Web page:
The nation’s advanced industries are falling behind, but place-based strategies can help them catch up

Austin , Texas , USA - August 29th 2021: Tesla Gigafactory in Austin or GigaTexas aerial view showing progress of construction of the 4680 battery plant and Cybertruck factory
Tesla Gigafactory in Austin, TX

Now that the federal government has—for the moment—embraced what Brookings Metro calls “place-based industrial policy,” it’s important to remember why it’s doing so.

Above all, place-based industrial strategies are a mechanism for getting more leverage on urgent economic problems, whether it’s geopolitical competition, climate change, or inequality. Yet equally high on the list of such critical problems is the imperative of boosting vitality in the nation’s “advanced industry” clusters.

As Brookings Metro has defined and tracked over the last decade, advanced industries such as auto manufacturing, pharmaceuticals, clean energy generation, and digital services are “advanced” because they invest heavily in research and development and employ large numbers of STEM workers. Together, these high-value, export-intensive industries account for 90% of private sector R&D spending; saw their wages grow 1.7 times faster than elsewhere in the economy; and have created 7 million decent-paying jobs that typically don’t require a bachelor’s degree.

In short, advanced industries are the crown jewels of U.S. economic dynamism. But over the last two decades, these 46 critical industries have been struggling, both as a nationwide sector and as local ecosystems.

Granted, these industries’ absolute output has mostly increased over that time. However, looking at the years between 1995 and 2018, these industries’ global market share has mostly declined. For example, across that period, the U.S. share of advanced industries’ global gross output dropped from 24% to 18%, after peaking at 29% in 2001.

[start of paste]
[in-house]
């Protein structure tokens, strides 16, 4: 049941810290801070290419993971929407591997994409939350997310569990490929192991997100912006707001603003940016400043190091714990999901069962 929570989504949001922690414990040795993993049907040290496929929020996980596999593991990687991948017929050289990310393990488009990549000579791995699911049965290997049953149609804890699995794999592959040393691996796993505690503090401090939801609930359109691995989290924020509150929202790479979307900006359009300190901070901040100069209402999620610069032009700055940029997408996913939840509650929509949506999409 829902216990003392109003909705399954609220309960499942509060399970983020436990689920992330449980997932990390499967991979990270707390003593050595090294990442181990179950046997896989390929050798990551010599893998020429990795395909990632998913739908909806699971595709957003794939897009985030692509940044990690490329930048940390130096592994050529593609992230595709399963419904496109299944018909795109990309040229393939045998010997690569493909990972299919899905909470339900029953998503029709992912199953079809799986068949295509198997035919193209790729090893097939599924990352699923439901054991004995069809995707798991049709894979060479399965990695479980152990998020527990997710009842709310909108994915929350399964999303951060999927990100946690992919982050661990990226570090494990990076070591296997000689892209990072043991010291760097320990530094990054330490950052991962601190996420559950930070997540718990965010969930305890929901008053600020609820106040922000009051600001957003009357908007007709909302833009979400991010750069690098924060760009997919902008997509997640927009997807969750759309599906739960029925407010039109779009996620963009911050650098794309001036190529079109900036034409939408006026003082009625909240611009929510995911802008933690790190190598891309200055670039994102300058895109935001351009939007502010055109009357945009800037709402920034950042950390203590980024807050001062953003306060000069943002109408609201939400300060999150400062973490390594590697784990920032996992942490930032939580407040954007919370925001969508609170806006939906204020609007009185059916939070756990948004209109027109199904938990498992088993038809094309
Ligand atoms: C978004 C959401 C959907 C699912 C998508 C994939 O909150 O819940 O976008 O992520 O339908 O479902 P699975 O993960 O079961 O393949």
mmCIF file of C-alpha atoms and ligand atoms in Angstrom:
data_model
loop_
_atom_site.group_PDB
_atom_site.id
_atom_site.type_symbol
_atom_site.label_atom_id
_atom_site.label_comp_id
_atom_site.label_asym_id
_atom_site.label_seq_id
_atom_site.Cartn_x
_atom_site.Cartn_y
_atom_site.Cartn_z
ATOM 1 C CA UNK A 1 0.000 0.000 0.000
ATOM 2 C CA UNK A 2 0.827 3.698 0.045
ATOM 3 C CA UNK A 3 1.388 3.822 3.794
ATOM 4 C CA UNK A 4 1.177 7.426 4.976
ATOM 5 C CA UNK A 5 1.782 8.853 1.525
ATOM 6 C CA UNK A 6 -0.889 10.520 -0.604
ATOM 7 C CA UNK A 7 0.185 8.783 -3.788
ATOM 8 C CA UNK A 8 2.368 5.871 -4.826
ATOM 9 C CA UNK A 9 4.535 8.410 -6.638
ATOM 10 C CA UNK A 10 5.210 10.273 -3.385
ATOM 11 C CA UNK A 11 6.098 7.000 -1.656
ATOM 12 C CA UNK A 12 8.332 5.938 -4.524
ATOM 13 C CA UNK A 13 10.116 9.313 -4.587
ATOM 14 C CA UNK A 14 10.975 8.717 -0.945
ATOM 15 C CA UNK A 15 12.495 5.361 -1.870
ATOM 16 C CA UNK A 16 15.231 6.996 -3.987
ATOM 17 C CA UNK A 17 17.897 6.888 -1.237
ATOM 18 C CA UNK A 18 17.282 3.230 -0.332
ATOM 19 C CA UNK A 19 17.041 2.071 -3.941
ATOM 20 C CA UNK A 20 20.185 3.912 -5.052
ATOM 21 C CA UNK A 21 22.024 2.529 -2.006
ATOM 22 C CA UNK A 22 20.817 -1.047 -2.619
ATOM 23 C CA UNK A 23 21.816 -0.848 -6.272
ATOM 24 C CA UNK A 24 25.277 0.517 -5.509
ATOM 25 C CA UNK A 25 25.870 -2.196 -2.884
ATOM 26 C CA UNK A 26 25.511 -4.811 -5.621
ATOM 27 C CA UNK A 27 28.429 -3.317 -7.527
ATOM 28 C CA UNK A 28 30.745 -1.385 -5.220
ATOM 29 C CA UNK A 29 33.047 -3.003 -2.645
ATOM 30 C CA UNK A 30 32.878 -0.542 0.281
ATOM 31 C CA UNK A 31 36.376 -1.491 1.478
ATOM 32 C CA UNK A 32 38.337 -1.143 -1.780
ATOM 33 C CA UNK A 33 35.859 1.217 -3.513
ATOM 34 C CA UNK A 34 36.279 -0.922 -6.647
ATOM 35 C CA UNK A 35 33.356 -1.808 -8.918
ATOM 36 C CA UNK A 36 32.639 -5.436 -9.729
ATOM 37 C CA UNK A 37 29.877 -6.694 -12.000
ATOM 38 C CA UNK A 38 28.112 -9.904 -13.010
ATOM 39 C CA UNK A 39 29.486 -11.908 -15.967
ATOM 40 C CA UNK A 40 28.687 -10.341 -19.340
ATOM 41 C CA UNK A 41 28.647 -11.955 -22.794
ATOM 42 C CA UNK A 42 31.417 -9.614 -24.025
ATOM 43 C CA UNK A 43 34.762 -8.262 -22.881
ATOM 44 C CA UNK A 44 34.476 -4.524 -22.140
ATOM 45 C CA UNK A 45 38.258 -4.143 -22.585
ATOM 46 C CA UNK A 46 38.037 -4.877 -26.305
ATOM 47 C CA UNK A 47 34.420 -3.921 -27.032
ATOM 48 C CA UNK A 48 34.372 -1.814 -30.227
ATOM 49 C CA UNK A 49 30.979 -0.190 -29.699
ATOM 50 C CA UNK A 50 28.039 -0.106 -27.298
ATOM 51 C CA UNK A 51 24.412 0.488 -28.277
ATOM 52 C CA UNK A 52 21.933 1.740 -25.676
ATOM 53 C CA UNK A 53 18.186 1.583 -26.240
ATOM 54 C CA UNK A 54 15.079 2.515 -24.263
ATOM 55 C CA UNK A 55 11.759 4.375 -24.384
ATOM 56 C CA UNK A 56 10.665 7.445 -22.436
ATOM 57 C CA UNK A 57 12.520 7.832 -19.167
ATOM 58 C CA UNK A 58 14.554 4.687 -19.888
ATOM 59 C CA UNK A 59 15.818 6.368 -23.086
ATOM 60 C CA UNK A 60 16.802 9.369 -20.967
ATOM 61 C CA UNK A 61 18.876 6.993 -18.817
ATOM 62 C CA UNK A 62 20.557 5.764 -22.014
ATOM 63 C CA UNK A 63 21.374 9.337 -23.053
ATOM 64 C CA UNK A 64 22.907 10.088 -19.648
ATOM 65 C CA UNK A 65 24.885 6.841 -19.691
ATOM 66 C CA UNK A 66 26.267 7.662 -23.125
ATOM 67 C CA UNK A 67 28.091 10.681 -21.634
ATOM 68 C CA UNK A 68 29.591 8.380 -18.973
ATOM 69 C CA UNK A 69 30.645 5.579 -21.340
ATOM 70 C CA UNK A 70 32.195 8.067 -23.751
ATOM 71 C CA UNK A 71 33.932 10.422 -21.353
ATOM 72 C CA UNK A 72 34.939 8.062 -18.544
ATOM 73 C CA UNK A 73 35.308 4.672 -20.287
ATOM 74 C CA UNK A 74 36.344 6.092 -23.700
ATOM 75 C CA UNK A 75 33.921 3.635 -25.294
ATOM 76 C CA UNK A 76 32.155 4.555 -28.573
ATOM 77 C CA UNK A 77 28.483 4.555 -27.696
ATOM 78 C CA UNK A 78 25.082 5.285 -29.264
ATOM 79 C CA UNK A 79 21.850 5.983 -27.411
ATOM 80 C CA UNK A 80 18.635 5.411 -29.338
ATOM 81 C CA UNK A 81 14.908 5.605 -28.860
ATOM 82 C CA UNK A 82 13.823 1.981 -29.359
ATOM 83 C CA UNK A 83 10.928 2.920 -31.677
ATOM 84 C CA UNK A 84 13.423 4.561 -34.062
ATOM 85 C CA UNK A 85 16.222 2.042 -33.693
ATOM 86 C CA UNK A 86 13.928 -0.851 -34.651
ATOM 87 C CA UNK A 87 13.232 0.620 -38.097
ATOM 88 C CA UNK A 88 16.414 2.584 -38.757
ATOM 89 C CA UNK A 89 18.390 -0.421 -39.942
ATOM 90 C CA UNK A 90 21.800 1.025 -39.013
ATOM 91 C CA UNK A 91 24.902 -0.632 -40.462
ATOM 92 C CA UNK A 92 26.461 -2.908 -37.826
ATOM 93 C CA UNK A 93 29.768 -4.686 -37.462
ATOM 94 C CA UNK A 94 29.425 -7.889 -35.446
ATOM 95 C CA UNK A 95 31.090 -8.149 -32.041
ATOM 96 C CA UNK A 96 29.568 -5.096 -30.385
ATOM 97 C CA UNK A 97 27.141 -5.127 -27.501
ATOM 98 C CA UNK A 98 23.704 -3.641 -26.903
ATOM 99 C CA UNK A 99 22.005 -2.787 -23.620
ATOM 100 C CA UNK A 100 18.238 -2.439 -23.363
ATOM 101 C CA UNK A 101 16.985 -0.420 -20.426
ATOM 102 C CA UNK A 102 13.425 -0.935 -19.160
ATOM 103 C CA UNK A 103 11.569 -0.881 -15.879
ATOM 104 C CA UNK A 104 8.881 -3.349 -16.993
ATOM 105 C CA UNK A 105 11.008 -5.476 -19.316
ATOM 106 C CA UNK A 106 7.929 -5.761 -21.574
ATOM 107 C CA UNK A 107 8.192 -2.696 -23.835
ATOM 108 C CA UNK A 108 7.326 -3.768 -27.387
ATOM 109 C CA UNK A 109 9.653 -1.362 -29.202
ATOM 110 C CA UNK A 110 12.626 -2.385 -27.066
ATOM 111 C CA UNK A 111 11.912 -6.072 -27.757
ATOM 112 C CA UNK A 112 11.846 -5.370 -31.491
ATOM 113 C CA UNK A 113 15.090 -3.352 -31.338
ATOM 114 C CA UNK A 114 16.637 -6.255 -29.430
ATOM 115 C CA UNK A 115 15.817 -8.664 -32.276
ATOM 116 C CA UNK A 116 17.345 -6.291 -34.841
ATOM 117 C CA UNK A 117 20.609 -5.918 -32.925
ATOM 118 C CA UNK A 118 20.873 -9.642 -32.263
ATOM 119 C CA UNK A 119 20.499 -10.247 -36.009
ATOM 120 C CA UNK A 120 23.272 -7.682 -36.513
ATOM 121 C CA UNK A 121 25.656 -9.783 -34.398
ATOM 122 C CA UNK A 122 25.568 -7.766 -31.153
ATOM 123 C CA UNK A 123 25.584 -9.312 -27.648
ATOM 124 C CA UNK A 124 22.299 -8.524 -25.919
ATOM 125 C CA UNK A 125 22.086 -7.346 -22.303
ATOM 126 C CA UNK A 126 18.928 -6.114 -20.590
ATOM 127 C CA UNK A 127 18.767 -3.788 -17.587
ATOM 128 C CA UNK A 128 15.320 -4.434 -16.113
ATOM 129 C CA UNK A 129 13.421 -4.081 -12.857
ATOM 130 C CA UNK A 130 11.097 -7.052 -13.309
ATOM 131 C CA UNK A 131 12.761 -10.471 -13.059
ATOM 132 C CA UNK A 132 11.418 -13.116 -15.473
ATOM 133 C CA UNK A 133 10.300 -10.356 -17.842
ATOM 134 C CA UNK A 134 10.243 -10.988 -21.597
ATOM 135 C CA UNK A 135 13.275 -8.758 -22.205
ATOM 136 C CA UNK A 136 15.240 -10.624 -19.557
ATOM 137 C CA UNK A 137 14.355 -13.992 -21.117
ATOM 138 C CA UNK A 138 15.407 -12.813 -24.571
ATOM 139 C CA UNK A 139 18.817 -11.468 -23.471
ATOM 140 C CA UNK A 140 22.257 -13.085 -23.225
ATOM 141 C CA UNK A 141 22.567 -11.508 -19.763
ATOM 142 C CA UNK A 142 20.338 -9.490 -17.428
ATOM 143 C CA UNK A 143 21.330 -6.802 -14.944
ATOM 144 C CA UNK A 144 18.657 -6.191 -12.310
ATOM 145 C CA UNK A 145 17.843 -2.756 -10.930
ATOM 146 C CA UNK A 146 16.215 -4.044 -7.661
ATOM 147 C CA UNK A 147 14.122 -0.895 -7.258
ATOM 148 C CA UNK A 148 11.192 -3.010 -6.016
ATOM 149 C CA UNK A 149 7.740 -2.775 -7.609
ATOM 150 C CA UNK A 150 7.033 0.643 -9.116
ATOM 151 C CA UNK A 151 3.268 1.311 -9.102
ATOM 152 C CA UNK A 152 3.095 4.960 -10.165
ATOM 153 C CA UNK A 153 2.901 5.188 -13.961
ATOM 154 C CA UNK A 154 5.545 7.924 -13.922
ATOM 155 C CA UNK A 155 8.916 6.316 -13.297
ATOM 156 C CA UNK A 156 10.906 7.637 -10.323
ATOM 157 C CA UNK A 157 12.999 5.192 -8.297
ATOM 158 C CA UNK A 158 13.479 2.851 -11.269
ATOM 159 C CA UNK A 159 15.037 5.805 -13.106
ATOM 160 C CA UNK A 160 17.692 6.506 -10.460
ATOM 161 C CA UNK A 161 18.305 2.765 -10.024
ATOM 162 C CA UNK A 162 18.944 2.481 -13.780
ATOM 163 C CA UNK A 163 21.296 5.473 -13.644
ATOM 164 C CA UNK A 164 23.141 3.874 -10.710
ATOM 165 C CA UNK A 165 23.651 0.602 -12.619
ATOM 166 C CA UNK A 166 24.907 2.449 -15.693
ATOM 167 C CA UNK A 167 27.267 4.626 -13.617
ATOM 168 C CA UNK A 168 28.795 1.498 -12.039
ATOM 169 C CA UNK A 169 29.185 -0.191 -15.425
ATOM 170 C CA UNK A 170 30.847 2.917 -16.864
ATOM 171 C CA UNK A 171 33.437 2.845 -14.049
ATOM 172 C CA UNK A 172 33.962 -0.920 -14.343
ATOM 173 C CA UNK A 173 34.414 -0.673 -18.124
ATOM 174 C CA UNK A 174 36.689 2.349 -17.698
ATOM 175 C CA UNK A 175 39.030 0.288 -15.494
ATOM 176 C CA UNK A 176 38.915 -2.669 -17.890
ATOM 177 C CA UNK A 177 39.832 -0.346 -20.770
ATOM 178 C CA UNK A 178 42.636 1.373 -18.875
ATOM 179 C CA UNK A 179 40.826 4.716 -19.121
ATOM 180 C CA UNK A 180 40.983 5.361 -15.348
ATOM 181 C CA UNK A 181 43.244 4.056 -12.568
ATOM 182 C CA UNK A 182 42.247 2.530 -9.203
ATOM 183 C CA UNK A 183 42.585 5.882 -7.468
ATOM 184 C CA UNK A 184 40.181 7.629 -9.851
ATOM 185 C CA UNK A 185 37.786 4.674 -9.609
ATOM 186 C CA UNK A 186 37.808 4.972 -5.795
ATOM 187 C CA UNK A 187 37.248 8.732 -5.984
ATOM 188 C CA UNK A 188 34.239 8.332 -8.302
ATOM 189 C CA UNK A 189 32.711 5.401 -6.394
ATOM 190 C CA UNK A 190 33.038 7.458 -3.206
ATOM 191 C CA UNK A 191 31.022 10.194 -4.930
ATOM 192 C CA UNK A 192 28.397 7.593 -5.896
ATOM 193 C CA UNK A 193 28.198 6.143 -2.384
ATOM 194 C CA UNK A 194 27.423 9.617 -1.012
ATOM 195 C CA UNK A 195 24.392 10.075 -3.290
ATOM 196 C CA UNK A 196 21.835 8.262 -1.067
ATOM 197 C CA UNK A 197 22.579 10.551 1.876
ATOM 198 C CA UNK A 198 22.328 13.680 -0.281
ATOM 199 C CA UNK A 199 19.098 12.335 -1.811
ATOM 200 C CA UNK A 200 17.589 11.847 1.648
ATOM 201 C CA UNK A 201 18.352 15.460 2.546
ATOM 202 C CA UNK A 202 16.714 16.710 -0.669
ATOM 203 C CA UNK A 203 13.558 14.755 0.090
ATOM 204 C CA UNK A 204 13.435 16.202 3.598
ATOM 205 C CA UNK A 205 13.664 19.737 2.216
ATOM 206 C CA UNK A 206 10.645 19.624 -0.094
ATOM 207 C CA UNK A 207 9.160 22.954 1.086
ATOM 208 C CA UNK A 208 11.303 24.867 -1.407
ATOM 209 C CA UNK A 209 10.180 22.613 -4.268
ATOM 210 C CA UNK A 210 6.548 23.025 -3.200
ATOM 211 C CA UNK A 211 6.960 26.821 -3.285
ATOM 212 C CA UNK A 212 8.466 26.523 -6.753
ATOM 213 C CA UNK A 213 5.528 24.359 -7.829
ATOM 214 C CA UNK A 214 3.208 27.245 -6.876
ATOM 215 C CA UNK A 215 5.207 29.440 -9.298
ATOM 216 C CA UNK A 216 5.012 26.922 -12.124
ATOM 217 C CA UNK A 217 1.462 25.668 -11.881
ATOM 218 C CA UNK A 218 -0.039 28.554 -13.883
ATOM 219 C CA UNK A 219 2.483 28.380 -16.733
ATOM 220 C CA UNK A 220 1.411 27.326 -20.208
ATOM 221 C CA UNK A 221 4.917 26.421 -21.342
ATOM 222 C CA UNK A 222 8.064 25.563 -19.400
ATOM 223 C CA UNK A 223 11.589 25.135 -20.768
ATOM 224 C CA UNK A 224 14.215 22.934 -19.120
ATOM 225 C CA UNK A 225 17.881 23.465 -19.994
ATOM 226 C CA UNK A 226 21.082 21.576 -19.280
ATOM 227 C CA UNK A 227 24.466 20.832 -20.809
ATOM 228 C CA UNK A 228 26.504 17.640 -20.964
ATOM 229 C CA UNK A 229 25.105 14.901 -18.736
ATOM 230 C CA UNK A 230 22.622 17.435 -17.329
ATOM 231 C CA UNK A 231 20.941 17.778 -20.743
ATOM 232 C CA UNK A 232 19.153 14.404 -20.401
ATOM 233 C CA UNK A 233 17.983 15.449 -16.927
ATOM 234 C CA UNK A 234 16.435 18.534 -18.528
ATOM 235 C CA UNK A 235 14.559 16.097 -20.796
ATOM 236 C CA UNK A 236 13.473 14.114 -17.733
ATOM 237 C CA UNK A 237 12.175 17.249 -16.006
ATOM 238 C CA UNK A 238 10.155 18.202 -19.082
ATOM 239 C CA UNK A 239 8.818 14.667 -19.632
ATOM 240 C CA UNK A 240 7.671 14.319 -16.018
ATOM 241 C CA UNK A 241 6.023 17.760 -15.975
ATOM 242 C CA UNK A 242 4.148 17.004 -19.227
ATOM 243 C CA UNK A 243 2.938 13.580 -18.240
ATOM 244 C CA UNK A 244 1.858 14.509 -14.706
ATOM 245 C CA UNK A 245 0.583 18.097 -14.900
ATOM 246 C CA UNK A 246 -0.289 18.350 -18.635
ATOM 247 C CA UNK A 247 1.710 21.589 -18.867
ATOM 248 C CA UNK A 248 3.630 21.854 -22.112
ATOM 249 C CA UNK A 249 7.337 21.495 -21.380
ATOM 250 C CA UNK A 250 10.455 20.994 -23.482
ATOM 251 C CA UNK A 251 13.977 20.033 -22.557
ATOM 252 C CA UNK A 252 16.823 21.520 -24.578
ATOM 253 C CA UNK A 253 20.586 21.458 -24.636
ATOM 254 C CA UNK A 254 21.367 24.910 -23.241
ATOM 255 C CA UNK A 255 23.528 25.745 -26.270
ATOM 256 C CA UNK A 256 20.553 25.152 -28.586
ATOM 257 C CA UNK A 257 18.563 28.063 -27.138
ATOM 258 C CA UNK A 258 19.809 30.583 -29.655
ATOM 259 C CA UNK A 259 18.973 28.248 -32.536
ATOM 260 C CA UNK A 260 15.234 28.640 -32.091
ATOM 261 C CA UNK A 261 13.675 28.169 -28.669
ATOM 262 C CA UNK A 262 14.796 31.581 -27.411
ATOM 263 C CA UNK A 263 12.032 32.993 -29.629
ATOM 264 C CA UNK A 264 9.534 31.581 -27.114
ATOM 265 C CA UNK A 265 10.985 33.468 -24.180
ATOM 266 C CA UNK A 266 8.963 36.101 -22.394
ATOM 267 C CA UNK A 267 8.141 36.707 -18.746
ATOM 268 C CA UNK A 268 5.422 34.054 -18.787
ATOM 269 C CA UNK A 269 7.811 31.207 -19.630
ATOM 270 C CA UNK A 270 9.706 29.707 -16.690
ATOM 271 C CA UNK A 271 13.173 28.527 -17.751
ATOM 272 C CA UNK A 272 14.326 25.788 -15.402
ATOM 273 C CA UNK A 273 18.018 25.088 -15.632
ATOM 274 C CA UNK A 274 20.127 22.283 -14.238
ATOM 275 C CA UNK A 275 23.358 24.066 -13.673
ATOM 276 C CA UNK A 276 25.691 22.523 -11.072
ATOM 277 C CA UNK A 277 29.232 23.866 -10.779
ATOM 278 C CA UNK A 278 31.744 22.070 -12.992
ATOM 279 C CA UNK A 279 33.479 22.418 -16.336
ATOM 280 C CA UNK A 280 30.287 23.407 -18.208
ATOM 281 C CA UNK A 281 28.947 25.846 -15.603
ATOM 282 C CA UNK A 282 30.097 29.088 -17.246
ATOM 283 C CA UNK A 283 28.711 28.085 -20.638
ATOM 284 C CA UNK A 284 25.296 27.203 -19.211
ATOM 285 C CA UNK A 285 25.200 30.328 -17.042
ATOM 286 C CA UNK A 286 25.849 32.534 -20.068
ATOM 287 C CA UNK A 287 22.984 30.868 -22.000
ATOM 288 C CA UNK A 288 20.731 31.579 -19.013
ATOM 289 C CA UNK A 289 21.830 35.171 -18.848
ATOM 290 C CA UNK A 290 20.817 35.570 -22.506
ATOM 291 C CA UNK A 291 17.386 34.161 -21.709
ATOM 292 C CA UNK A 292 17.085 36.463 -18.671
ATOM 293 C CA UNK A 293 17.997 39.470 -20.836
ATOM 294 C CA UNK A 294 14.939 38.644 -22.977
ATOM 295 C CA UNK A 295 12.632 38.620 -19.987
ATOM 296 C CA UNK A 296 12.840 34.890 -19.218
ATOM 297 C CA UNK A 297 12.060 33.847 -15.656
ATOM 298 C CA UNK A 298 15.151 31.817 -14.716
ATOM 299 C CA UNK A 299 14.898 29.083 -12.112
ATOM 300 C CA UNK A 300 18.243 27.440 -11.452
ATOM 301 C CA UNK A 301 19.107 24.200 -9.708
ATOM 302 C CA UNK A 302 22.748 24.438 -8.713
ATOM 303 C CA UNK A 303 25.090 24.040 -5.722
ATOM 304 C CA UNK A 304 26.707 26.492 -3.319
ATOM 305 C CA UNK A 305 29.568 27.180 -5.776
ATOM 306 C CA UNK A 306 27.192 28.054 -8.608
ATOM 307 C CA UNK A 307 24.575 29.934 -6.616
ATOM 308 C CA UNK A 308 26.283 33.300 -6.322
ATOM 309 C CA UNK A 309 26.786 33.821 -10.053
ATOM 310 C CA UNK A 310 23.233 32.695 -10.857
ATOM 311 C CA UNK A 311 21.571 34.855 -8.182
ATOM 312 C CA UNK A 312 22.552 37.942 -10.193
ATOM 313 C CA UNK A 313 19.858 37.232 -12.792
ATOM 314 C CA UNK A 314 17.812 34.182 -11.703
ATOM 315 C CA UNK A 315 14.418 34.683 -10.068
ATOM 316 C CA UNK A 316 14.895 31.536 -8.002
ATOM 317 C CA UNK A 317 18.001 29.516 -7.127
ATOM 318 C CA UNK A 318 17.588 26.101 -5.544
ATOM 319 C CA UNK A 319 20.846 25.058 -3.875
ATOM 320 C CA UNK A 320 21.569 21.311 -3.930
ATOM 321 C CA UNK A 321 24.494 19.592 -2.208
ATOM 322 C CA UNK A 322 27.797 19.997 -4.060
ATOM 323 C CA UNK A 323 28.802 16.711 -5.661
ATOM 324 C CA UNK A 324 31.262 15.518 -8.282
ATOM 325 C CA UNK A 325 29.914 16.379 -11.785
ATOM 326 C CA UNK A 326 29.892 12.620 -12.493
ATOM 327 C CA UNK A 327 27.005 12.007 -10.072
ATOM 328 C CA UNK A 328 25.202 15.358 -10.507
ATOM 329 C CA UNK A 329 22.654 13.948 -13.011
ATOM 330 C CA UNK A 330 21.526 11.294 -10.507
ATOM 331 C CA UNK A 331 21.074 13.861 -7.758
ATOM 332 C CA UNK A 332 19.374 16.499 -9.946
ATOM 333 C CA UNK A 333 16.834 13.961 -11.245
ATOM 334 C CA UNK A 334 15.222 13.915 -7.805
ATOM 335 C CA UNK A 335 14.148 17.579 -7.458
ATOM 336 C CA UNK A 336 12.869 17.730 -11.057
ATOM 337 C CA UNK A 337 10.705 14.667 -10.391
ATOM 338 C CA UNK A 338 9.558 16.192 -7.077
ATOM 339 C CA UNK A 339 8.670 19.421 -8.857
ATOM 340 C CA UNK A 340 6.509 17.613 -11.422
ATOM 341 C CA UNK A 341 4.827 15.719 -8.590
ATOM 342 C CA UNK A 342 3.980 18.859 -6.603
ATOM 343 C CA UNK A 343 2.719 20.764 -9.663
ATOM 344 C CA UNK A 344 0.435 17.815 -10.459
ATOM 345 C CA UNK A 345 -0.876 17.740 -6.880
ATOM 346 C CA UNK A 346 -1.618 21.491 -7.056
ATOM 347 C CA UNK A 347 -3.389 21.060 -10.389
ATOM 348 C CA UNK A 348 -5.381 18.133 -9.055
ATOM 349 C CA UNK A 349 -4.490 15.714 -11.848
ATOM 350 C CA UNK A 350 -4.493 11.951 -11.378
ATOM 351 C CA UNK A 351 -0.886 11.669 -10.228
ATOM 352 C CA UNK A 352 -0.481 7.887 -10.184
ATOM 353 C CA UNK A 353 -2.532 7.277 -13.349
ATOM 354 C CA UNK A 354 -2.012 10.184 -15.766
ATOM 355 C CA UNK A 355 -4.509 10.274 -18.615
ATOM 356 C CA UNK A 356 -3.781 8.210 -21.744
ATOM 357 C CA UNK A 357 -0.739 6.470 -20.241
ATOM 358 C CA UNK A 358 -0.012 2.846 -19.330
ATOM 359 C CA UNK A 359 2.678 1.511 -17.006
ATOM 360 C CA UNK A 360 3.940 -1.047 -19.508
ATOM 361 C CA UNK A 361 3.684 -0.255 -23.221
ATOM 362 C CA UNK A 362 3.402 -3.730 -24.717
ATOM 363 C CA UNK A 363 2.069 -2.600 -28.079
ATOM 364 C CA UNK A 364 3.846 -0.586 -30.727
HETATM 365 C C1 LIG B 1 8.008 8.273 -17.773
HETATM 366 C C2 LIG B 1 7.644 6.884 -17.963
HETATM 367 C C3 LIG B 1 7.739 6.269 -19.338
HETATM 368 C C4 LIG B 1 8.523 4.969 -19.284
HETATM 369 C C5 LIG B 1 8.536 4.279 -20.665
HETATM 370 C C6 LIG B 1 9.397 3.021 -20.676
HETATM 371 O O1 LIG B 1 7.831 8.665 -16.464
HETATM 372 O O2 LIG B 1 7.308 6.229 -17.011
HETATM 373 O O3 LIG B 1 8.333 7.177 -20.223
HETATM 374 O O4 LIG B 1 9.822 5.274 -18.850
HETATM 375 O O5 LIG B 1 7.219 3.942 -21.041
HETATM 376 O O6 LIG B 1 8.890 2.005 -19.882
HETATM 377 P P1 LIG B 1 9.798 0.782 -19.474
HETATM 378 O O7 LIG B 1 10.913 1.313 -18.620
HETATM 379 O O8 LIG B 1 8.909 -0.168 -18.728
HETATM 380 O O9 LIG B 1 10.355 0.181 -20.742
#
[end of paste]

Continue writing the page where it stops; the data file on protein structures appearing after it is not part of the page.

Figure 1

To be sure, several U.S. digital services industries have registered solid gains in their global market share. For example, between 1995 and 2018, the U.S. share of global computer programming, consultancy, and information services activities expanded from 24% to 29%. Yet most other U.S. advanced industries—from machinery and equipment to plastics and rubber to electrical equipment—have lost global market share as their competitiveness declined.

Figure 2. U.S. global gross output share in select advanced industries, 1995 to 2018

The Information Technology and Innovation Foundation’s Hamilton Index has made similar findings: Since 1995, the United States’ global market share in advanced industries has fallen 6% below its expected size-adjusted share. Comments ITIF: “Leaving out the IT and other information services sector, the U.S. relative share of global advanced-industry output fell by 16 percentage points. In other words, the real strengths of the U.S. software and information sector mask serious weaknesses in most of the rest of America’s advanced industries.”

Such slippage has brought with it disturbing domestic ramifications. For one, real average wages have stagnated in many of the slumping advanced industries (though not in the digital ones). What’s more, U.S. advanced industries’ employment growth has eroded to levels substantially below where it started in 2001, despite the rapid growth of the software and tech sector. Overall, the 46-industry sector shed 734,000 jobs from 2001 to 2019—a total employment decline from 12.8 million jobs to just over 12 million. Only 10 of these 46 industries added jobs, while 36 shed them.